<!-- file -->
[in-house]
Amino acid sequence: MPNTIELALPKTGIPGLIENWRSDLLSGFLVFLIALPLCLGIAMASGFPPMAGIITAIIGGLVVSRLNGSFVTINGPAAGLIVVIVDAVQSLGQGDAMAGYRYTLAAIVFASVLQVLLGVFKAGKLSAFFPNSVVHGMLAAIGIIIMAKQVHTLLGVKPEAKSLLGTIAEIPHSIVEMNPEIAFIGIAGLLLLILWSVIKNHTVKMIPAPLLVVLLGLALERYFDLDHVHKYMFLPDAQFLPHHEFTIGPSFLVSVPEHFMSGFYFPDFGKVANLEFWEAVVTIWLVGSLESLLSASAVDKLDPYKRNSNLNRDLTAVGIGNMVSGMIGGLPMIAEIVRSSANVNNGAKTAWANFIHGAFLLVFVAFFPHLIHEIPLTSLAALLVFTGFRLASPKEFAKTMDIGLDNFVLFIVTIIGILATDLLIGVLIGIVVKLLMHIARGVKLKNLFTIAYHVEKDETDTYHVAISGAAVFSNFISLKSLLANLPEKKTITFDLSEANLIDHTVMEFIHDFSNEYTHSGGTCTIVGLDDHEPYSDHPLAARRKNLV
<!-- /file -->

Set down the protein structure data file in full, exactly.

[in-house]
Amino acid sequence: MPNTIELALPKTGIPGLIENWRSDLLSGFLVFLIALPLCLGIAMASGFPPMAGIITAIIGGLVVSRLNGSFVTINGPAAGLIVVIVDAVQSLGQGDAMAGYRYTLAAIVFASVLQVLLGVFKAGKLSAFFPNSVVHGMLAAIGIIIMAKQVHTLLGVKPEAKSLLGTIAEIPHSIVEMNPEIAFIGIAGLLLLILWSVIKNHTVKMIPAPLLVVLLGLALERYFDLDHVHKYMFLPDAQFLPHHEFTIGPSFLVSVPEHFMSGFYFPDFGKVANLEFWEAVVTIWLVGSLESLLSASAVDKLDPYKRNSNLNRDLTAVGIGNMVSGMIGGLPMIAEIVRSSANVNNGAKTAWANFIHGAFLLVFVAFFPHLIHEIPLTSLAALLVFTGFRLASPKEFAKTMDIGLDNFVLFIVTIIGILATDLLIGVLIGIVVKLLMHIARGVKLKNLFTIAYHVEKDETDTYHVAISGAAVFSNFISLKSLLANLPEKKTITFDLSEANLIDHTVMEFIHDFSNEYTHSGGTCTIVGLDDHEPYSDHPLAARRKNLV